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What is Credit Card Churning? How to do it for Frequent Flyer Points

You know how expensive airfare can be if you’re a frequent traveller. But what if you could earn free flights just by signing up for credit cards?

Credit card churning is the practice of applying for multiple credit cards in order to earn the sign-up bonuses that come with them. Frequent flyer points are a popular type of reward that many credit cards offer. Churning can be an effective way to accumulate a large number of points quickly.

But what is credit card churning? And what do you need to know to do it successfully? I have experience in earning thousands of frequent flyer points through this method. In this article, I will cover:

  1. How credit card churning works
  2. Whether it is legal
  3. How to do it successfully (my tried and tested why)
  4. Types of credit cards for churning
  5. Your credit scores
  6. Application rules

How Credit Card Churning Works

To put it simply, credit card churning involves opening credit accounts purely to gain the welcome bonus and other points. After you earn points, you can close the account before you are charged a fee and repeat this process again with a new credit card. To churn means to rapidly proceed through something, so credit card churning entails opening and closing credit cards regularly.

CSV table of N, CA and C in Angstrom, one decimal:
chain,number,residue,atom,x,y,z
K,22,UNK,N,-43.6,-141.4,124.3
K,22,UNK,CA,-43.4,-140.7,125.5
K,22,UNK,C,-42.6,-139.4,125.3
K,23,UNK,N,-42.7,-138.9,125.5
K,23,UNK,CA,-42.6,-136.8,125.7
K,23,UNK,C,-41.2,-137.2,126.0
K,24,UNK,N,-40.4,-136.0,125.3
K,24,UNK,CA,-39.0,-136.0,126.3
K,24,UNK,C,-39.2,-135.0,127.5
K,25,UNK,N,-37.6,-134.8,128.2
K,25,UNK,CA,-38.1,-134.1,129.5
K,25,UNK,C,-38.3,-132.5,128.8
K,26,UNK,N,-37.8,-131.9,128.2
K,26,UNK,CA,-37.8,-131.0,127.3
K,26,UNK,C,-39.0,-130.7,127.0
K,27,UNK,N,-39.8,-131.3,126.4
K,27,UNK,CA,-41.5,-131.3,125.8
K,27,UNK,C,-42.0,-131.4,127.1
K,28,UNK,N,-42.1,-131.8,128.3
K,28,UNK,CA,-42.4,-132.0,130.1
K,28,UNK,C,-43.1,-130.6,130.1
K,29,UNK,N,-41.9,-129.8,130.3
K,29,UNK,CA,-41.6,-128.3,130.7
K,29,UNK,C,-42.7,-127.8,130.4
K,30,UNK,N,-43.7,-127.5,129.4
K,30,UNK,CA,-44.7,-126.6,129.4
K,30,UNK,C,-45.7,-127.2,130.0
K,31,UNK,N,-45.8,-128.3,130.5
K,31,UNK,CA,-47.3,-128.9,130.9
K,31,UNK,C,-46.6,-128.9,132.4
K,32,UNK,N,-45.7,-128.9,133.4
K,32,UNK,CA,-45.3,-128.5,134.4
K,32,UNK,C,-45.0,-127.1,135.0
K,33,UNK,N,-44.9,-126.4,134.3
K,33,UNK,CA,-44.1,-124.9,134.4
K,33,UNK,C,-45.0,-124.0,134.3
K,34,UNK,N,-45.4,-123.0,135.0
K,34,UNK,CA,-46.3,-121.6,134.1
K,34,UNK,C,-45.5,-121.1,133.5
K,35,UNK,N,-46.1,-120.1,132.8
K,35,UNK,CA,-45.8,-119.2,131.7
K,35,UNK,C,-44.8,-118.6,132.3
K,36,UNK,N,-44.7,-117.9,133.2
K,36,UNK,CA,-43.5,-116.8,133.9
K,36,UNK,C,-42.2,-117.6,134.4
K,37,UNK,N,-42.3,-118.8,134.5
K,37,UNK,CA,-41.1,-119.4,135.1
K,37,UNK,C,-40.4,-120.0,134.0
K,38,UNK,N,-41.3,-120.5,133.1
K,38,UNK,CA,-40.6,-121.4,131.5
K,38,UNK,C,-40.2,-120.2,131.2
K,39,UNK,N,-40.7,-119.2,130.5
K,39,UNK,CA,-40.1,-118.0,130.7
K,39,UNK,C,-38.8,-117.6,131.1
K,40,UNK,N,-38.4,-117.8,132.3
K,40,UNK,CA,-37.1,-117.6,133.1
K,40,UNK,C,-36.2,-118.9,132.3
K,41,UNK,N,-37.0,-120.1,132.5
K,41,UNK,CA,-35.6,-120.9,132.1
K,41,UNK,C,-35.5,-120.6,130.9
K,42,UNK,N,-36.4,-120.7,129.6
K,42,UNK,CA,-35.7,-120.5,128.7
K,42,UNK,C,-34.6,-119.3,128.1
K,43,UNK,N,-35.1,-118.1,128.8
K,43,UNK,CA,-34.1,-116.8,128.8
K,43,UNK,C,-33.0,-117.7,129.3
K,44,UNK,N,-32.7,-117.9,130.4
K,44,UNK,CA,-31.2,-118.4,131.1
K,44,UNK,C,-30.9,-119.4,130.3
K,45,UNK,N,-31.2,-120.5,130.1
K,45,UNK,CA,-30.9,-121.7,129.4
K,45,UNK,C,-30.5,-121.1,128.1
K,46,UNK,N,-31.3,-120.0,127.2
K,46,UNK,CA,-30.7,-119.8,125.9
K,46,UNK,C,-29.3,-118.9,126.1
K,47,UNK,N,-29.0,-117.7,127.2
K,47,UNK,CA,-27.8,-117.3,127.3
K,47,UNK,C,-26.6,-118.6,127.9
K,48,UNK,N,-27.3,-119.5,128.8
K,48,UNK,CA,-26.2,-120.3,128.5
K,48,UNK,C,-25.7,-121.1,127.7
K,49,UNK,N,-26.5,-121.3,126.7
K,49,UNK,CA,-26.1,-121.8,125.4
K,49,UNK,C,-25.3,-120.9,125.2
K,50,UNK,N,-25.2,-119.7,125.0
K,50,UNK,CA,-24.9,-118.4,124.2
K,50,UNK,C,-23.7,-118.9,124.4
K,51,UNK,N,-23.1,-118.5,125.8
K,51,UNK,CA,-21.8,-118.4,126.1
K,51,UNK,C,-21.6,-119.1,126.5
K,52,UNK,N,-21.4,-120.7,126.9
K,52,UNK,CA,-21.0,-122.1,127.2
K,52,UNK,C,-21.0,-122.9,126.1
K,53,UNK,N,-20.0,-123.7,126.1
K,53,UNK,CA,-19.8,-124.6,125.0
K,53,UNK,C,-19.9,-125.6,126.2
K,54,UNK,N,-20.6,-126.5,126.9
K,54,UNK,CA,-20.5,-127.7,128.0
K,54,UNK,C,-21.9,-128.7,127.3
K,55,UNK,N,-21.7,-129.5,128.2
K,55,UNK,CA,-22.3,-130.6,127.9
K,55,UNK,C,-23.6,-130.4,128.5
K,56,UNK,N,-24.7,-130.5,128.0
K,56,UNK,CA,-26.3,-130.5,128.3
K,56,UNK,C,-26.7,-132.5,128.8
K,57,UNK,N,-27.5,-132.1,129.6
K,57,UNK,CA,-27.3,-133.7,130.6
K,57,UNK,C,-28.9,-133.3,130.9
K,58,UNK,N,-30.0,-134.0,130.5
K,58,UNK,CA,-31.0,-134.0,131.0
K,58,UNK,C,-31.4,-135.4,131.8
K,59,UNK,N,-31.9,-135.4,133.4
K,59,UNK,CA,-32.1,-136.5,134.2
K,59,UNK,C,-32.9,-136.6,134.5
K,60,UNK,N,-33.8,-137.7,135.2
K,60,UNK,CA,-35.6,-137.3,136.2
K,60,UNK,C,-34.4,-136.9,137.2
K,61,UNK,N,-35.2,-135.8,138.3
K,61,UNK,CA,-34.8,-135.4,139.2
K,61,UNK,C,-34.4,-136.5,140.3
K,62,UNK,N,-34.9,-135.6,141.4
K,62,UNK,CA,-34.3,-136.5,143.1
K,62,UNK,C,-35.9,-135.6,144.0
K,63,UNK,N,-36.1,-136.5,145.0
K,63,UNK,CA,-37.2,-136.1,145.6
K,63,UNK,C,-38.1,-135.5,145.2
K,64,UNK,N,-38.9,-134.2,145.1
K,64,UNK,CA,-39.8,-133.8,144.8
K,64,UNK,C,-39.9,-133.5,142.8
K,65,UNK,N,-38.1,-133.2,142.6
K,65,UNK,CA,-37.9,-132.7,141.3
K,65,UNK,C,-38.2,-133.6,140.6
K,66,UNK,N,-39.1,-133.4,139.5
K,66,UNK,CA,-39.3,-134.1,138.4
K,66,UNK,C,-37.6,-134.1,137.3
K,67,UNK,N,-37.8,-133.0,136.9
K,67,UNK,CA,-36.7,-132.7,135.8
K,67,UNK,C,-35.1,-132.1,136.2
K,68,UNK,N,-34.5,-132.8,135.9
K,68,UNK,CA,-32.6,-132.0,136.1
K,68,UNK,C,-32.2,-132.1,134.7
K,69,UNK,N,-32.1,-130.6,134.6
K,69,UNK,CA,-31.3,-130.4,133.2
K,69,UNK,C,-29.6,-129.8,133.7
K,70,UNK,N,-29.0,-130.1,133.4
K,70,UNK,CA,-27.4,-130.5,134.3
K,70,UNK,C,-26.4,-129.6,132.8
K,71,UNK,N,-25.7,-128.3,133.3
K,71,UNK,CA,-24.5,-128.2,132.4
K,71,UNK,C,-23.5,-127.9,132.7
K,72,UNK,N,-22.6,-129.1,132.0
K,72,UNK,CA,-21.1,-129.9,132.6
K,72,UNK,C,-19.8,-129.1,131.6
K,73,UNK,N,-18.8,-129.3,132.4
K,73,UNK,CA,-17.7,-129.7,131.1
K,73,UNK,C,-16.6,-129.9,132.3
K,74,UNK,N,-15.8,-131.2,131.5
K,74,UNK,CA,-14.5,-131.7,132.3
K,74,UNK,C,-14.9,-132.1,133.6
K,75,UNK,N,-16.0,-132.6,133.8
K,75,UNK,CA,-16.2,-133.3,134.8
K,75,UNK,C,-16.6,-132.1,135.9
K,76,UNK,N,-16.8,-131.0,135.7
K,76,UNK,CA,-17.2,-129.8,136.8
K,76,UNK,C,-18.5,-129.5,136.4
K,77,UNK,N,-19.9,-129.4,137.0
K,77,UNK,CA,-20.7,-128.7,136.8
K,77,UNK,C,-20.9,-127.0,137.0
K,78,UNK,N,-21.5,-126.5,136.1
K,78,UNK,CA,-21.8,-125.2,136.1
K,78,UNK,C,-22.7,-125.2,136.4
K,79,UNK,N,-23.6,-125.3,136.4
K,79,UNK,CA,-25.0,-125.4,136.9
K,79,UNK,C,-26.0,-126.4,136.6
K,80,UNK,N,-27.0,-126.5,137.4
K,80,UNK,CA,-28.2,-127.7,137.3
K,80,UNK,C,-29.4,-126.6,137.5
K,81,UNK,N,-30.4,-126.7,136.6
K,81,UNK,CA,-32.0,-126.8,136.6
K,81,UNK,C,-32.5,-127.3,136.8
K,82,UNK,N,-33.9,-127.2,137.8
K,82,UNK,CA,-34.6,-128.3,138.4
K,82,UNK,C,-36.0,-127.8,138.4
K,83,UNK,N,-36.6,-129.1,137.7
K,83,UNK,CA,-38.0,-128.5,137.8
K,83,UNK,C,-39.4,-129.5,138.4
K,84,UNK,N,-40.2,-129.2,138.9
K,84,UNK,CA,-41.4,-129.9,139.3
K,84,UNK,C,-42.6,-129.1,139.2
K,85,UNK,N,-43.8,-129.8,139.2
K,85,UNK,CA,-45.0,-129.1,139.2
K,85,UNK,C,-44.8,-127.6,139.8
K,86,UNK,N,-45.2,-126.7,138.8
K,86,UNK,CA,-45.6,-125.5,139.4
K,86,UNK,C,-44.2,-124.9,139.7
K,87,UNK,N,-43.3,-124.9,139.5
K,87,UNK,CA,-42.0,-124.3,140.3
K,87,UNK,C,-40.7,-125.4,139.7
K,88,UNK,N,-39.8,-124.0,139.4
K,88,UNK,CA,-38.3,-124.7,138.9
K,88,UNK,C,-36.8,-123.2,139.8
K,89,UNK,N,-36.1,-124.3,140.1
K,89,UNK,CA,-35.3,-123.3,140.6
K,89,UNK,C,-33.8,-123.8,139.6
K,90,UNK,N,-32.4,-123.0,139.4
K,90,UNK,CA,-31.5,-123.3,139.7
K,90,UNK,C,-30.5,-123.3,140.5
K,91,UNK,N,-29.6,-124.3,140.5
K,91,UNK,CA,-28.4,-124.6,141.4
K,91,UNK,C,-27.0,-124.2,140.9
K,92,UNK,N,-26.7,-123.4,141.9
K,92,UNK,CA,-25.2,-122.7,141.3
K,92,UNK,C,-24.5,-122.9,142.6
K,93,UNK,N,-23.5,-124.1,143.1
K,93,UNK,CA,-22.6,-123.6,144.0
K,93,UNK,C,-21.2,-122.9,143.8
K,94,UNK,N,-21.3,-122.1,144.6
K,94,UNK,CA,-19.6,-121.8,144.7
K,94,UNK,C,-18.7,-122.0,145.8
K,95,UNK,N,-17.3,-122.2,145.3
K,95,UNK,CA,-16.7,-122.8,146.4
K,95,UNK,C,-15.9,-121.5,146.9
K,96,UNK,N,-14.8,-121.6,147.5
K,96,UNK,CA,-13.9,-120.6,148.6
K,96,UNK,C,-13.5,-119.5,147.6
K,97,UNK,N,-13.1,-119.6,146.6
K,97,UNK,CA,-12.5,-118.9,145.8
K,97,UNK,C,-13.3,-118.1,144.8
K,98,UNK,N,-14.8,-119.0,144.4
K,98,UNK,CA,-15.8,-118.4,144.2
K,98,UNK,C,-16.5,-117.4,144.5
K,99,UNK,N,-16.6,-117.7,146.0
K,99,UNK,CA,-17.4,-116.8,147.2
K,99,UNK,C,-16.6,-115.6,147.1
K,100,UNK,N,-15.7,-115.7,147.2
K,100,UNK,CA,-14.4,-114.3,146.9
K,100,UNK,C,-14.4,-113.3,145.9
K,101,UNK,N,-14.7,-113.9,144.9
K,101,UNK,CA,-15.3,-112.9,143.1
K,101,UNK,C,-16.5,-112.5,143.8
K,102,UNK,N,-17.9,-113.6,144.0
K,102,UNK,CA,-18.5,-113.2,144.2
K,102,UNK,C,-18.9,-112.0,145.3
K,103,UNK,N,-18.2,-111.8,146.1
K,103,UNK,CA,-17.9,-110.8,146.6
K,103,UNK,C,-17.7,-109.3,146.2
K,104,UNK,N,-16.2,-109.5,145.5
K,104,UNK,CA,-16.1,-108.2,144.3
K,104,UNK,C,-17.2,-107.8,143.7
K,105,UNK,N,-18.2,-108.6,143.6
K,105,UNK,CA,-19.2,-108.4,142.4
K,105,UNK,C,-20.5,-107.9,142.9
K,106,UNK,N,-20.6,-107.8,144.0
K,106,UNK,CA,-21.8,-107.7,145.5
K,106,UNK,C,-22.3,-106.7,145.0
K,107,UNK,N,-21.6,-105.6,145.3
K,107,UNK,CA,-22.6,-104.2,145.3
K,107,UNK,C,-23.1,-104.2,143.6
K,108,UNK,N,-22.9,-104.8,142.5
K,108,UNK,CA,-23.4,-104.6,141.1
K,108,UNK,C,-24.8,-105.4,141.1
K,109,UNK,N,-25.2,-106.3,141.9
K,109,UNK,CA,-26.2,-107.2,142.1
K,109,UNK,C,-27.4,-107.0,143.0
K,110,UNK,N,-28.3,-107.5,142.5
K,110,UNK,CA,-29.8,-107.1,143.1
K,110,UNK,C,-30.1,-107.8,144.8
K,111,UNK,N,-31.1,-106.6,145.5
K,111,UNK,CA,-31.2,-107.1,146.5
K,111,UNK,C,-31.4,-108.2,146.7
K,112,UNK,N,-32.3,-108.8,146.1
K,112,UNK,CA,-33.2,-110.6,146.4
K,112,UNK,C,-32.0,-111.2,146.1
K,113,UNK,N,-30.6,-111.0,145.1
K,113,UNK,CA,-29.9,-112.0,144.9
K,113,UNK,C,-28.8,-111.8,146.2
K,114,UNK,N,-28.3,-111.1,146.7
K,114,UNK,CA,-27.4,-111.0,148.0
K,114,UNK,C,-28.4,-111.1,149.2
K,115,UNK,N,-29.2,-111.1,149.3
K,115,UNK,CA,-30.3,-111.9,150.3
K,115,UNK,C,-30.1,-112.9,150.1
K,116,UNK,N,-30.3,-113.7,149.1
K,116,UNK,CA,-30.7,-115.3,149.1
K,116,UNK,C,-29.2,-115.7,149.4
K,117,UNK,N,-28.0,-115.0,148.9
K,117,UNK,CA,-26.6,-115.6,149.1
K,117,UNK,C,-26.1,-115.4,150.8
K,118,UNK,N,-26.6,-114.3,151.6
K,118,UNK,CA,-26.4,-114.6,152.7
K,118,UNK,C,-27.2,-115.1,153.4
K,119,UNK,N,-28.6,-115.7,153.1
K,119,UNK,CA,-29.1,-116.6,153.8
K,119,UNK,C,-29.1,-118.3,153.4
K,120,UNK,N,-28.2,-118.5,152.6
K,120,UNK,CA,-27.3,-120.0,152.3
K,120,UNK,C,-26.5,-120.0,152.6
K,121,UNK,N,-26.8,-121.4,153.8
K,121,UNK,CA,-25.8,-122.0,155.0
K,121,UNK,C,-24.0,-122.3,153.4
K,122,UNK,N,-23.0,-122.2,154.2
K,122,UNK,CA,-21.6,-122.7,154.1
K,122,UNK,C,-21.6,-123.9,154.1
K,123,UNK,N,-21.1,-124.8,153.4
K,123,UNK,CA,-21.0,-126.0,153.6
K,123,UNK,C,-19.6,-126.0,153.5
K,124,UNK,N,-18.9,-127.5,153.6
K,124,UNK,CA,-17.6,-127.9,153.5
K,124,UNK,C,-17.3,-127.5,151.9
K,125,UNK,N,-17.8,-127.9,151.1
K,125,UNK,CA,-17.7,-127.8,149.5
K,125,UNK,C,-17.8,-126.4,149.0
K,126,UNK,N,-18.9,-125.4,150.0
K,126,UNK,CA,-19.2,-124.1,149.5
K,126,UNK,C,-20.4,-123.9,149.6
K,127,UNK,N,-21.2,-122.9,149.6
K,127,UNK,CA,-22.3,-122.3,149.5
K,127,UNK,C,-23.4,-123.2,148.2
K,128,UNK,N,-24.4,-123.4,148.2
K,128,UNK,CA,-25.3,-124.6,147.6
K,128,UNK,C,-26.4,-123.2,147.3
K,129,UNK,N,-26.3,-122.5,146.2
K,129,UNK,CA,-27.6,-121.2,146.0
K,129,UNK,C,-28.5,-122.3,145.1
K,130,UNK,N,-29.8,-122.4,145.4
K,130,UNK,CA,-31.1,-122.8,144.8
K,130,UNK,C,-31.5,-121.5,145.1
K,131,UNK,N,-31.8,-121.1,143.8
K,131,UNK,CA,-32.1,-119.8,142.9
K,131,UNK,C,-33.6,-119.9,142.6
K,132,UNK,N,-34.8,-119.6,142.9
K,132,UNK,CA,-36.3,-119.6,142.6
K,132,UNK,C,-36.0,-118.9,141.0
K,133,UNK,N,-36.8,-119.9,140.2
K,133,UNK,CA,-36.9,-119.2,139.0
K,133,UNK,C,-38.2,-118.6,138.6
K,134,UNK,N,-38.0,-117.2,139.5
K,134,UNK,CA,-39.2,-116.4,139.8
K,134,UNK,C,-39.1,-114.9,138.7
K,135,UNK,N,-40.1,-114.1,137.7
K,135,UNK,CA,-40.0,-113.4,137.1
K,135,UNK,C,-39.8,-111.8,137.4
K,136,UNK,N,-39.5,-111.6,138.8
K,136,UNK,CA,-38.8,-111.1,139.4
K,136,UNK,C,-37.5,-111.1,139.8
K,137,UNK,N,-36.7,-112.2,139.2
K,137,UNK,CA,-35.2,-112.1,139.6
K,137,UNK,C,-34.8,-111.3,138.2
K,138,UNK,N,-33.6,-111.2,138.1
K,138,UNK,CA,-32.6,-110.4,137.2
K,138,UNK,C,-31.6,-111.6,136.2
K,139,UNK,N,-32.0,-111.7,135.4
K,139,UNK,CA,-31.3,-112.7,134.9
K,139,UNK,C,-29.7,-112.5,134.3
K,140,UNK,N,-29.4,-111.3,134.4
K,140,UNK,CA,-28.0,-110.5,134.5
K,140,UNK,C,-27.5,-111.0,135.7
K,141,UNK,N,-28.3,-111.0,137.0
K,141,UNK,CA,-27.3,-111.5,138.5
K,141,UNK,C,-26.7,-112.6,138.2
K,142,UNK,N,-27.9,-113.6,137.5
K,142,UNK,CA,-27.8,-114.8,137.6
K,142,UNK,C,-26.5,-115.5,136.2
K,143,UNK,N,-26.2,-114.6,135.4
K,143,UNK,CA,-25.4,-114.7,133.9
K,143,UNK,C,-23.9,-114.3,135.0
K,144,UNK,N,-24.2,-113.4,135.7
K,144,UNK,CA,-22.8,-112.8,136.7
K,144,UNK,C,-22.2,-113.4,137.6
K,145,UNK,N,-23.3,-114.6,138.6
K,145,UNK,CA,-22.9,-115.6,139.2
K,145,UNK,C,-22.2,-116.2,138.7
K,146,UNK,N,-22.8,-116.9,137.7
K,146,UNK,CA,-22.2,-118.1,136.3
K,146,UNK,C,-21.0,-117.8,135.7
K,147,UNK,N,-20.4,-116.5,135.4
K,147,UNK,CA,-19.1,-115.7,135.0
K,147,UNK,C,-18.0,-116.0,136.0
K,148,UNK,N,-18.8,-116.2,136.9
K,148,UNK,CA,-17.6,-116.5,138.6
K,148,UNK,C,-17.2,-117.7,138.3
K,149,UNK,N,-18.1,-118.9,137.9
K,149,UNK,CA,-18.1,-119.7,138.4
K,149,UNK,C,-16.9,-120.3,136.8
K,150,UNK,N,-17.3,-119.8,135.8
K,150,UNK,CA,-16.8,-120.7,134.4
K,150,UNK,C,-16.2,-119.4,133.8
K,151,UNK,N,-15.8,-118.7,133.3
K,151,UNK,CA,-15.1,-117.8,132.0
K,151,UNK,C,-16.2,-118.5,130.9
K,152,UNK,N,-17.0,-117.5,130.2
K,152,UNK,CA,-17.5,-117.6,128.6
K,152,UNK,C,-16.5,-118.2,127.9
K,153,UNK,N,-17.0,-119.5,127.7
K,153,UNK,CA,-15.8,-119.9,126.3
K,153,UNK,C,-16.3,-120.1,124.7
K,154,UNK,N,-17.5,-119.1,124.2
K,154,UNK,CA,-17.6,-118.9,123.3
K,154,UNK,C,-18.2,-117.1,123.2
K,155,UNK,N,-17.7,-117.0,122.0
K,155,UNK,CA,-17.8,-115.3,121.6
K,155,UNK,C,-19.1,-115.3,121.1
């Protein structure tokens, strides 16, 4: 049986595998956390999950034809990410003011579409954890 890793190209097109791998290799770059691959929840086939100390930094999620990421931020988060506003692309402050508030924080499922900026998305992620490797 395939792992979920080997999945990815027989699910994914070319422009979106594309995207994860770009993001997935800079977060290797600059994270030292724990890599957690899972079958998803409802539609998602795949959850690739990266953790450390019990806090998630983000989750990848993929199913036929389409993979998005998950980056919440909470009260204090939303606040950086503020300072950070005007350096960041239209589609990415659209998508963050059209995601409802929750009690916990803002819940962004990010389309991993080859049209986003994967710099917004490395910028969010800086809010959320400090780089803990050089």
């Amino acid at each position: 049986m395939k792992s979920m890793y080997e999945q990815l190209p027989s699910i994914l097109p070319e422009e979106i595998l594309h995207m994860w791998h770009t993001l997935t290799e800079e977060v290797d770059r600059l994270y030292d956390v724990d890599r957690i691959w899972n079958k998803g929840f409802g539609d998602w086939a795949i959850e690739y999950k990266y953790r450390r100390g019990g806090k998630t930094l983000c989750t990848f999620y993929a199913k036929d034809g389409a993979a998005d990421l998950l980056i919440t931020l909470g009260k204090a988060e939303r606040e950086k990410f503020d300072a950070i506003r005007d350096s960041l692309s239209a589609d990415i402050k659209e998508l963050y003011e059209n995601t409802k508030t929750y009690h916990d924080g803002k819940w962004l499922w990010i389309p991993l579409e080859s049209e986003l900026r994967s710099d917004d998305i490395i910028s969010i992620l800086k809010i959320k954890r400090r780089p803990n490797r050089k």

Although some credit cards require a minimum spend to earn the sign-up bonus points, you can still accumulate a large number of frequent flyer points without actually having to spend much money.

For example, a credit card offers 50,000 frequent flyer points as a lucrative sign-up bonus if you spend $3,000 in the first 3 months. You open an account and over time, hit the spending requirement and earn the rewards points. You close the account and move on to the next one. Over the space of a year, you could earn a huge amount of frequent flyer points without ever flying.

How to Do It Successfully

To successfully churn credit cards for frequent flyer points, it’s important to do your research, read the fine print and ensure you have money to pay off your debt. It can be incredibly lucrative to spend and earn points so you have to be smart in the way you do it.

I have successfully been credit card churning for a number of years and the majority of my flights are paid for in points, which means I can enjoy travel for cheaper. Here are my top credit card churning strategy tips:

1. Research the best new cards

You will need a credit card that offers sign-up rewards points and you have to be able to afford the minimum spend. Check out my section on the types of credit cards that can be churned.

2. Read the fine print

This is an important step as you don’t want to open the card only to find out you’re not eligible.

3. Meet the minimum spend smartly

Don’t go wild and put loads of luxury items you did not need on your credit card. Be smart, use it for things you would have normally bought from your debit card and save your debit card money to pay it off. This is incredibly important, you do not want to fall into the trap of racking up credit card debt.